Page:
How can your teen protect their mental health? Read on.

  1. Stay connected: isolation often leads to mental health issues, especially if it’s extended over long periods of time. It’s important for teens to stay connected with their families, friends, and role models. Of course, this doesn’t mean they need free reign to stay out with their friends constantly. But it’s beneficial to make time for friends by joining clubs or playing sports to share similar interests.
  1. Exercise: Studies show that poor physical health often is associated with poor mental health. Engaging in regular exercise not only boosts your physical fitness but can also improve your mood. You don’t necessarily need to bulk up in the gym, either. Light to moderate exercise will do the trick. Activities such as running, jogging, swimming, yoga, or engaging in a sport can do wonders for your teen’s mental health.
  1. Get enough sleep: we all know how important—and valuable—a good night’s sleep is. However, teens may find it difficult to maintain a regular sleep pattern, which over time, can degrade their mental health and even physical health. Work with your teen to ensure everyone in your family is getting adequate sleep to face the day ahead with confidence and energy.
  1. Step away from social media: the ill effects of social media on teens have been well documented, but still, most teenagers couldn’t make it a week without their smartphones. While simply banning social media may not be effective, encourage them to step away from it from time to time.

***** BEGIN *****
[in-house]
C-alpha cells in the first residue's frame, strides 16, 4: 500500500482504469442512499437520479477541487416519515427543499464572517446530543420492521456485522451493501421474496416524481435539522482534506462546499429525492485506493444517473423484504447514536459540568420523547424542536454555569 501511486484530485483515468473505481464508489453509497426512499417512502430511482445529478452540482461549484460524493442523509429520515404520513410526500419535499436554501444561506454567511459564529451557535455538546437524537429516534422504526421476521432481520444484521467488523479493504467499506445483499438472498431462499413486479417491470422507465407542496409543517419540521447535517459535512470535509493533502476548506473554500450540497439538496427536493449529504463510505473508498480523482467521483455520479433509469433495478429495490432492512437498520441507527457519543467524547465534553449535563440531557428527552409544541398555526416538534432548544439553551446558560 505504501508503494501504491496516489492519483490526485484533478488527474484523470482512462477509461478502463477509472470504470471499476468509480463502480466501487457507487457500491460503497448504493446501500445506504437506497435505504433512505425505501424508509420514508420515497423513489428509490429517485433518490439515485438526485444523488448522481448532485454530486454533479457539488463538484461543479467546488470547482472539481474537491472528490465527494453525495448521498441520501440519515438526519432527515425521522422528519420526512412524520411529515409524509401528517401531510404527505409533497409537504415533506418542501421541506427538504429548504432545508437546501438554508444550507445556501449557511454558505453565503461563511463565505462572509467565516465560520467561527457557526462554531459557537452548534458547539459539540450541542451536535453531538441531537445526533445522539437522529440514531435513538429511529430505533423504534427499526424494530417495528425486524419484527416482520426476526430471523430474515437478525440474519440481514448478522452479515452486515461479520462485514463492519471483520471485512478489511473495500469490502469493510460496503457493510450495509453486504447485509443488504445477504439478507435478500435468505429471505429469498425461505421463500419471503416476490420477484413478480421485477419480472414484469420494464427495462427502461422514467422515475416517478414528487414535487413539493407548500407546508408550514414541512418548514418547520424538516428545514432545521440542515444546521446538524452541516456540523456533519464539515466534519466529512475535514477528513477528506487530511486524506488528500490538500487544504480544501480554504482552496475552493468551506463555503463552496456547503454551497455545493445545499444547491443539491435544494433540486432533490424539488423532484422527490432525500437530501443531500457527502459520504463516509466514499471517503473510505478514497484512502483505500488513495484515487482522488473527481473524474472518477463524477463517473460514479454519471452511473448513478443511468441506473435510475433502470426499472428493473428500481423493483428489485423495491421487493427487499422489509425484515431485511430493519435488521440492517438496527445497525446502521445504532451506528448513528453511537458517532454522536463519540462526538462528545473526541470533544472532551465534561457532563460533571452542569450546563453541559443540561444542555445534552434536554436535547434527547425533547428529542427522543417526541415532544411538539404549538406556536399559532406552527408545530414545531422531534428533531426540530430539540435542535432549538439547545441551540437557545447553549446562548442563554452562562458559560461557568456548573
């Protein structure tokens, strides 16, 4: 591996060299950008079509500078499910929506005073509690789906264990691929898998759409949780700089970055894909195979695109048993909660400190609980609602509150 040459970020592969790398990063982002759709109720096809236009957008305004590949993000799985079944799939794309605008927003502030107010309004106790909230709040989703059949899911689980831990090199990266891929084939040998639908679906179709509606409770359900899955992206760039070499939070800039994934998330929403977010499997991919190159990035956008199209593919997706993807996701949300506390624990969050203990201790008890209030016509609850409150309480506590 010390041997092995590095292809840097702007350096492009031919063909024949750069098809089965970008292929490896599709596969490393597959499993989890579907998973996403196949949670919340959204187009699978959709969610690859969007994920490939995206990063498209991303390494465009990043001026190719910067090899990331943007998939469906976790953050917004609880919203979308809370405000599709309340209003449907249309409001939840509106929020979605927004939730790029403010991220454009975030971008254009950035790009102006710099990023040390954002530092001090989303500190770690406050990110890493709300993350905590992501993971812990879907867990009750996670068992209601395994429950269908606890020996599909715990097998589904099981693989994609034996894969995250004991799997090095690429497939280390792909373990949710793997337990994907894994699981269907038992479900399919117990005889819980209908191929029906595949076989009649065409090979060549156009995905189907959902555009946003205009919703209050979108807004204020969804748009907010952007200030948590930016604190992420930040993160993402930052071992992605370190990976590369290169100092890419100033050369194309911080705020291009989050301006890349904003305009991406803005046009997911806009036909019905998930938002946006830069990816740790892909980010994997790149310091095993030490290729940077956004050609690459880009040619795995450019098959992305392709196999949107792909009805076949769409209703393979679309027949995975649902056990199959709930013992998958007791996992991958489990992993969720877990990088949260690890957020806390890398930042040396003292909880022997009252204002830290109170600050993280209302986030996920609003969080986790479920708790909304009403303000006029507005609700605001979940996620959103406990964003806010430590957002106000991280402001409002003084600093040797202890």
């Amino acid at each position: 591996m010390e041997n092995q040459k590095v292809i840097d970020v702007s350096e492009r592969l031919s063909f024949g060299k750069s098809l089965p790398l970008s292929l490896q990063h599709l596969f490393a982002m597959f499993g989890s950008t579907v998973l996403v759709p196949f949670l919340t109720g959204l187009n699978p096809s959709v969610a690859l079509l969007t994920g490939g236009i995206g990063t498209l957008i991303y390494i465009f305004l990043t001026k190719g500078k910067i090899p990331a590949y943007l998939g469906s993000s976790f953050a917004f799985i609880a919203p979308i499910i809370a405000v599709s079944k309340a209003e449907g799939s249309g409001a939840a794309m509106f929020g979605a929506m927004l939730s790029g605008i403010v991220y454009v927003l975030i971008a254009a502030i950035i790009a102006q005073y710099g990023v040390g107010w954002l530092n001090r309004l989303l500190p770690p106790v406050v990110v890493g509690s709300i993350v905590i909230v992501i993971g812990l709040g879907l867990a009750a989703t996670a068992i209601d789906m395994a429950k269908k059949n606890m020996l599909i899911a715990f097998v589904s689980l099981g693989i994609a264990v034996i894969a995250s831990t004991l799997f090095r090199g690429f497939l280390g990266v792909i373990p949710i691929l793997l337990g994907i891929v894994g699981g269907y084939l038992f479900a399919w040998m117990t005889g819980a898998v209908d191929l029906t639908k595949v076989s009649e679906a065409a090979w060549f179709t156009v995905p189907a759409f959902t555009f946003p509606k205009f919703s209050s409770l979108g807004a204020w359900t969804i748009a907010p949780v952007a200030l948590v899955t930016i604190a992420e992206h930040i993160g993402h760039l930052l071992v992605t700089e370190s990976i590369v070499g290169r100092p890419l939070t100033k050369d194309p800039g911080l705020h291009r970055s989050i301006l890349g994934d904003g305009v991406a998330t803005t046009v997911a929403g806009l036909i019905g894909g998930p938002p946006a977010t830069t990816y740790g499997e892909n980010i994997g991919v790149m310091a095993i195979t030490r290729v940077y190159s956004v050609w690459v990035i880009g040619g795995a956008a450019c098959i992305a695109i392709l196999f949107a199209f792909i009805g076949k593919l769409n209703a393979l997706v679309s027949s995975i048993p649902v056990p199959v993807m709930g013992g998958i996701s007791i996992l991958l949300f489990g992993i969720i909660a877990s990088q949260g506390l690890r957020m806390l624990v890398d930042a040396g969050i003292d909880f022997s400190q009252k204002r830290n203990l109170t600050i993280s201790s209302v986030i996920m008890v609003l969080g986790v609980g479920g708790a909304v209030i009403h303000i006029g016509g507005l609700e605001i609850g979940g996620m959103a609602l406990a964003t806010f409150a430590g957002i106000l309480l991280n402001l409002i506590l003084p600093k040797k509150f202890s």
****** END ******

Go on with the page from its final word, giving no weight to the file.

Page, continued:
1. Getting involved: finding a passion project or helping your community can do wonders for your mental health and self-esteem. It can also provide you with a purpose when you’re feeling lost or unsure of what to do next. Encourage your teen to get involved and become a part of something that’s bigger than themselves. This can be a personal project, school club, community group, volunteer group, and more.
  1. Open the lines of communication: it’s amazing how powerful a simple conversation can be. While your teen may not always feel like talking about their mental wellbeing, simply knowing you’re available and empathetic can do wonders in your relationship. Always come from a place of love, not judgment, and even share your own challenges with mental health. 


Everyone should focus on protecting their mental health—just how we all value our physical health. In tandem, both work together to allow us to live happy and fulfilling lives. Mental health should not be a topic we avoid, especially with your teen, and it’s critical to serve as a positive role for them as they navigate their teen years. You should also work together to protect their mental health by encouraging exercise, healthy eating, adequate sleep, and taking breaks from social media. Making yourself available to talk, while it may seem simple, is also a powerful tool in protecting the mental health of your teen.